Entertainment

A very real risk

Are reality shows getting too dangerous after a contestant dies of a heart attack?

Chase-Me-w

In 2013, Zhejiang Satellite TV produced a diving show called Splash. Adapted from Dutch TV series called Sterren Springen, it followed a group of celebrities as they attempted to dive like Olympians.

Reviews were overwhelming negative. Some viewers even described the show as a form of exploitation that put the contestants in danger. In the pilot episode, the then 64 year-old actor Niu Qun risked performing a daring high dive, feet-first. Injuries were also frequent: Hong Kong actress-singer Charlene Choi bashed up her back during training and South Korean K-pop star Chae Yeon was said to have perforated an eardrum.

“Why the artists’ agents agree to this stunt show I really do not know,” a netizen wrote at the time.

It wasn’t just the celebrities that were at risk. An assistant to Shi Xiaolong, one of the contestants, actually died during filming. At the time, producers explained that he had gone for a swim at the opposite end of the pool to where Shi was training and that no one had noticed that he had drowned.

Last week, the reality TV format in China took another sombre turn when Taiwanese-Canadian actor Gao Yixiang, the first Asian model to become a face of luxury brand Louis Vuitton in 2011, died while filming another of Zhejiang TV’s shows: Chase Me.

A clip of the 35 year-old actor’s final moments saw Gao, clad in the show’s signature jumpsuits, running around a racetrack. Looking fatigued, he slows down before reaching an incline, and bends over as he uses his arms to pull himself up a ramp. He then shouts, “I can’t keep going,” before collapsing onto the ground. It is believed that Gao died from a cardiac arrest despite being rushed to a nearby hospital.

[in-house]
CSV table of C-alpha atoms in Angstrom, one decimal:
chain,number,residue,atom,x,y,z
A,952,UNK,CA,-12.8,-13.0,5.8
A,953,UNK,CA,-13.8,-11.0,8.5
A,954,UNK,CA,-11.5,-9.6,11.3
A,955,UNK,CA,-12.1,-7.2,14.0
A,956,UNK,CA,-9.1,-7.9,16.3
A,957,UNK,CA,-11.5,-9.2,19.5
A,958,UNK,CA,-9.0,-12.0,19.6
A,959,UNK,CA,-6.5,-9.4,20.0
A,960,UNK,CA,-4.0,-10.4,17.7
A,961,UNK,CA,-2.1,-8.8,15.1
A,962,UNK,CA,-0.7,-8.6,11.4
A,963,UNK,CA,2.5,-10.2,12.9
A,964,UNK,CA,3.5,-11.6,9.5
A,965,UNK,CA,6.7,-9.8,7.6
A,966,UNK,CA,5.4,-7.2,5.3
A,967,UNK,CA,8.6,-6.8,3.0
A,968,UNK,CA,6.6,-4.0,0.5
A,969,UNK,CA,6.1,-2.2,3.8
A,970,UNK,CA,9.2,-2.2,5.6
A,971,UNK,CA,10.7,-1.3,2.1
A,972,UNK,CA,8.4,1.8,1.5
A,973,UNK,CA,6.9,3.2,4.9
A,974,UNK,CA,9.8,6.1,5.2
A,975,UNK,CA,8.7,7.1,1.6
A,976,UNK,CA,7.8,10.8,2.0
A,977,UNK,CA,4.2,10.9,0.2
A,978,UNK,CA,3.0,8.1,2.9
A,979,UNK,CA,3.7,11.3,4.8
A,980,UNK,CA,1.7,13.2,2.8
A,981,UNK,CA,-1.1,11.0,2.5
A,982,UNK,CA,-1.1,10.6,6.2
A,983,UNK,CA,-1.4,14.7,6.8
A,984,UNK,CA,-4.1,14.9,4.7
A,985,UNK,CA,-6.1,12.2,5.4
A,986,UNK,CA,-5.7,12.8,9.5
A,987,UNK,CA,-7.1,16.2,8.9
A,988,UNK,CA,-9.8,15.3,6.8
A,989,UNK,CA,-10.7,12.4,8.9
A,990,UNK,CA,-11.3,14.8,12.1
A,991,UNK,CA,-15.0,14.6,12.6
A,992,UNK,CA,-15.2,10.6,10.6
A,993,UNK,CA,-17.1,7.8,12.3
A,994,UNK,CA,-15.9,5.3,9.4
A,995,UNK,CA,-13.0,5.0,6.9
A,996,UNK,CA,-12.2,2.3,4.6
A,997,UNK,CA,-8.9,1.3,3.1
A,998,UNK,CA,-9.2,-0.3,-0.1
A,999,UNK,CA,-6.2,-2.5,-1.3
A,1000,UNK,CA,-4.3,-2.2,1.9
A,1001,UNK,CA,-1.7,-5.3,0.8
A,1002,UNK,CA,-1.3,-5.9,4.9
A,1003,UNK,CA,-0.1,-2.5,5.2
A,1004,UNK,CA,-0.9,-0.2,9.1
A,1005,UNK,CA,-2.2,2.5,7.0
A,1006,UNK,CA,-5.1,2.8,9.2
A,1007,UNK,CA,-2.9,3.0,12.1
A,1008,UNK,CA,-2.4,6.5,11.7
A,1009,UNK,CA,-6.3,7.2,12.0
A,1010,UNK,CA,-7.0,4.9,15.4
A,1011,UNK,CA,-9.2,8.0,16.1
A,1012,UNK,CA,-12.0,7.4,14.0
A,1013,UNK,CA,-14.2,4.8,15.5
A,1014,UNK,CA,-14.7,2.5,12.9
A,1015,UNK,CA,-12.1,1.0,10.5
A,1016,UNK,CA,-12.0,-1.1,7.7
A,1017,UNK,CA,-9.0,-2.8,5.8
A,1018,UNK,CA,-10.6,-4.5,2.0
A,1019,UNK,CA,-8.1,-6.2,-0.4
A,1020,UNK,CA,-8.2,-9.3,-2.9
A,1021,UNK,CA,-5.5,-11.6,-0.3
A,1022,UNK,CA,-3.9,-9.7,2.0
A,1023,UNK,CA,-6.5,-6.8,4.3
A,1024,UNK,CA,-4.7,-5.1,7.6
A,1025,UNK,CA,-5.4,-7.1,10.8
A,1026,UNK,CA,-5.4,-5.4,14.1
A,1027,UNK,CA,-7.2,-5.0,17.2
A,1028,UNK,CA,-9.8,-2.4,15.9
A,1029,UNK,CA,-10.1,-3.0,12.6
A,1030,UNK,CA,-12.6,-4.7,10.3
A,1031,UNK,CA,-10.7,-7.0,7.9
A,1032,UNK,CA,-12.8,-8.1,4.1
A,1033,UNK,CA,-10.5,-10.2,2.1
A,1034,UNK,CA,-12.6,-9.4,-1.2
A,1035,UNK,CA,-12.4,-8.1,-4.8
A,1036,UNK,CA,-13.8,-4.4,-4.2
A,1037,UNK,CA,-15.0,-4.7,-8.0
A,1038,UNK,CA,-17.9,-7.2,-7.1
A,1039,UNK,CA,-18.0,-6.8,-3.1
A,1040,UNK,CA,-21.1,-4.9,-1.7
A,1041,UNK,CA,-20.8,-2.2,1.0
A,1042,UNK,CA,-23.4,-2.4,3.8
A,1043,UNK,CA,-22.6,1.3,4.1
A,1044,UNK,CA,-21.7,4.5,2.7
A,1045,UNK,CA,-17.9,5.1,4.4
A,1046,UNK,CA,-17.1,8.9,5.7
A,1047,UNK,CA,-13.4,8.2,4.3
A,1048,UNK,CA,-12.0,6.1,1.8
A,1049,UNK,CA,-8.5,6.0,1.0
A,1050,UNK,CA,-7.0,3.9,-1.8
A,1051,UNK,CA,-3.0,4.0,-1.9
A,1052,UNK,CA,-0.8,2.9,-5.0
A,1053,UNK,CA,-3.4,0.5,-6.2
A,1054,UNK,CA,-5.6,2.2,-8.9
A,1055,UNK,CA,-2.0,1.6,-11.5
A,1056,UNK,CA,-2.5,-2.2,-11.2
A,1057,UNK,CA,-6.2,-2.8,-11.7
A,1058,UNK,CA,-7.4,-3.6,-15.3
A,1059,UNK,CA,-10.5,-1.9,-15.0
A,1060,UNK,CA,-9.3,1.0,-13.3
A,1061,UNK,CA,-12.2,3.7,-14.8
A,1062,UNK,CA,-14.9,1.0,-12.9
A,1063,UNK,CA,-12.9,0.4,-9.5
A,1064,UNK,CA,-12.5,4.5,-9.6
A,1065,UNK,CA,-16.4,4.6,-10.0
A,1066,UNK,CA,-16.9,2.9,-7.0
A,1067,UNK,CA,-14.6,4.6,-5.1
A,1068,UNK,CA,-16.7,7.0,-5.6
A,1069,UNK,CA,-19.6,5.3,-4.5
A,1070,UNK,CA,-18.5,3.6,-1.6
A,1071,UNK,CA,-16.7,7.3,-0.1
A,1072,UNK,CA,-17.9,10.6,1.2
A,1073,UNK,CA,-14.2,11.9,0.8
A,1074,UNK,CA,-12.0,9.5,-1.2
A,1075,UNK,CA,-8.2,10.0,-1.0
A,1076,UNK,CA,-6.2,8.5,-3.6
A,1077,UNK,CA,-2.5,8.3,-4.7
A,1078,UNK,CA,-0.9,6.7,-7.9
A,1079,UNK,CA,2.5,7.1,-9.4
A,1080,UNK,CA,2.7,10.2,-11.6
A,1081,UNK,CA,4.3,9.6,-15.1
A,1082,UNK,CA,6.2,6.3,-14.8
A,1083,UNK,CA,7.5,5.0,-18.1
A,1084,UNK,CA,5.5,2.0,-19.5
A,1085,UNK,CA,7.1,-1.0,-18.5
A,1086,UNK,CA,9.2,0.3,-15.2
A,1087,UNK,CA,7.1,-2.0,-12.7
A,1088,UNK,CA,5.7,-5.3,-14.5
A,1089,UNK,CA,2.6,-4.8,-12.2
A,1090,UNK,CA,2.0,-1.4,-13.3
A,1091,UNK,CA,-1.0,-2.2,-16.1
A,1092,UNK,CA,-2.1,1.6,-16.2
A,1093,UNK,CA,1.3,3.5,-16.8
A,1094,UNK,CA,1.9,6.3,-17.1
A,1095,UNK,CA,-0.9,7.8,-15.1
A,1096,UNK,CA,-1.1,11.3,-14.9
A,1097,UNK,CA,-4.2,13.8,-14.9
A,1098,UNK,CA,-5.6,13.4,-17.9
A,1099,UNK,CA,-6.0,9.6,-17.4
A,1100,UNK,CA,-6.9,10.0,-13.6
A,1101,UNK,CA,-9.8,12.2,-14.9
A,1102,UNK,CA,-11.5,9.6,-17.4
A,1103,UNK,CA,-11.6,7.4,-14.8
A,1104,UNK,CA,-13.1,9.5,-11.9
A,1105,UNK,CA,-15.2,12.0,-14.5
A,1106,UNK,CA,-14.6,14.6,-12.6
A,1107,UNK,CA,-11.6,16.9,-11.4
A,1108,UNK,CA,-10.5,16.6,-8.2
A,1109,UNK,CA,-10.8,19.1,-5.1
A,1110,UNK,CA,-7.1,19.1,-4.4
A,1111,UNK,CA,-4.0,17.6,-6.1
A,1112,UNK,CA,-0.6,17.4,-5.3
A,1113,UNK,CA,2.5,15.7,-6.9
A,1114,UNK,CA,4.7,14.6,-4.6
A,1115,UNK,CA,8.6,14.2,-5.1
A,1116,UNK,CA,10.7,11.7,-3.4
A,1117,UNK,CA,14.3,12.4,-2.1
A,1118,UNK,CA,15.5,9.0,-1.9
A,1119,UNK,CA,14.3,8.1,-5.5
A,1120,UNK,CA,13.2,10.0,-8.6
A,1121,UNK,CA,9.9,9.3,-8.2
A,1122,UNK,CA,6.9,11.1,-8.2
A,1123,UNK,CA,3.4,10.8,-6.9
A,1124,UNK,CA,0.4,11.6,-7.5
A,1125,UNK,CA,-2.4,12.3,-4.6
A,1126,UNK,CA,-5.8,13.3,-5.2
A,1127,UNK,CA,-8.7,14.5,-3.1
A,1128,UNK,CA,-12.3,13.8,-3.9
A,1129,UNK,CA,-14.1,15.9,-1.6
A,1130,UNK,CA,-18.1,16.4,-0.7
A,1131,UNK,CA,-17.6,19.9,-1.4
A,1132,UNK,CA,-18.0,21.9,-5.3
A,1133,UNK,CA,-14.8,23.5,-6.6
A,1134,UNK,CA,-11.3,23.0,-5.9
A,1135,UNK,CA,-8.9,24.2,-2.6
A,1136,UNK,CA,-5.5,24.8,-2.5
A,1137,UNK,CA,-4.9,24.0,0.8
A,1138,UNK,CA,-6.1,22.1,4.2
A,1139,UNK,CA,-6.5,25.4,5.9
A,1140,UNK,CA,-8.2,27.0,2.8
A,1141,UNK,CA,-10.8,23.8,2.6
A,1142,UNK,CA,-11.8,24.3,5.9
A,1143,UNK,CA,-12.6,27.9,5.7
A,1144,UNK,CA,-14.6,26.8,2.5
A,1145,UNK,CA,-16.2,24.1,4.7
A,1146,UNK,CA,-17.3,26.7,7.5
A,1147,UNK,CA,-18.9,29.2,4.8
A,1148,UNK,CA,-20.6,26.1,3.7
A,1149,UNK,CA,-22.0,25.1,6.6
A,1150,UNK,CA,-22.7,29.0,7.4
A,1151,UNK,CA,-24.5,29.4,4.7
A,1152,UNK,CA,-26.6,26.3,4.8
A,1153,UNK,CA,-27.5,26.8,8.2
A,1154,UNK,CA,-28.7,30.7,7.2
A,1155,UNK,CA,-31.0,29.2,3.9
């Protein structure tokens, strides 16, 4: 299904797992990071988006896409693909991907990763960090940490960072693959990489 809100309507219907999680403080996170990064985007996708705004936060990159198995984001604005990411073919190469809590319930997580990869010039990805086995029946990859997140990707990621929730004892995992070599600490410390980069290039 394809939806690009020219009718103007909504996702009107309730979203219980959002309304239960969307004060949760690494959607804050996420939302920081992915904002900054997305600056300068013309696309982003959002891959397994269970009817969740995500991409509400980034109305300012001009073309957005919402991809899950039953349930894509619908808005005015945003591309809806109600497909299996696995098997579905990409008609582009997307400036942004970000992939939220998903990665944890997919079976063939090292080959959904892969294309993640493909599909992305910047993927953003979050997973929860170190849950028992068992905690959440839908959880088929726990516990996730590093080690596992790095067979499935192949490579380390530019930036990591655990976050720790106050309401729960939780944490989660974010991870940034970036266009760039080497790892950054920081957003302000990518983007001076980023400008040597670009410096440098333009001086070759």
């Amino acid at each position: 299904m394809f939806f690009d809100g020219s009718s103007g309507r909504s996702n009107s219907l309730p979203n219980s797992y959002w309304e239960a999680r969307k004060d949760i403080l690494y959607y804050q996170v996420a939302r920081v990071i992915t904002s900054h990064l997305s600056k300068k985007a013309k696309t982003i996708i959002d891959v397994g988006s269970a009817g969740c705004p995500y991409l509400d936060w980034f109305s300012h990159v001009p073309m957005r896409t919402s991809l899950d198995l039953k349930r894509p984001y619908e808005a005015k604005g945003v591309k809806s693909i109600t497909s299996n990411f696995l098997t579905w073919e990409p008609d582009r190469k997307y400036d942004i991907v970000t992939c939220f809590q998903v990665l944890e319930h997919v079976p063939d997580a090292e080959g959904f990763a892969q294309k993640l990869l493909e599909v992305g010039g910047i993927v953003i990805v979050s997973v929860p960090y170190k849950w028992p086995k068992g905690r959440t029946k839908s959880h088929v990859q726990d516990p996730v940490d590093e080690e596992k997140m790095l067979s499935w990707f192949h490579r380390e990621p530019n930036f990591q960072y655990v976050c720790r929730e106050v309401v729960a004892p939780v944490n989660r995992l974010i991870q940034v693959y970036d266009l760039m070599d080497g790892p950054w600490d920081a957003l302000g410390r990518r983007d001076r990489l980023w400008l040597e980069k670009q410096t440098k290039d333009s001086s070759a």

The producers of the series issued a statement saying they deeply regretted Gao’s death and that the television network would take “corresponding responsibility”. News of Gao’s death dominated the headlines, with many netizens expressing sympathy. But many blamed gross negligence at the show – which is in its first season – for contributing to the actor’s death.

“Filming takes place in the middle of the night and it is so cold in Ningbo this time of the year. The physical exertion is hard to imagine. Moreover, there is little or no on-site medical help [it took four minutes after his collapse before Gao was attended to]. If he had been rushed to the hospital right after his fall, the outcome could have been different,” one netizen wrote.

“You don’t have a heart,” another viewer thundered, addressing the show’s producers directly.

Chase Me is a reality competition that sees a group of celebrities compete with professional sportspeople – some of whom are Olympic gold medallists – in the middle of the night in a stage that is set in Ningbo, where the Zhejiang network is headquartered.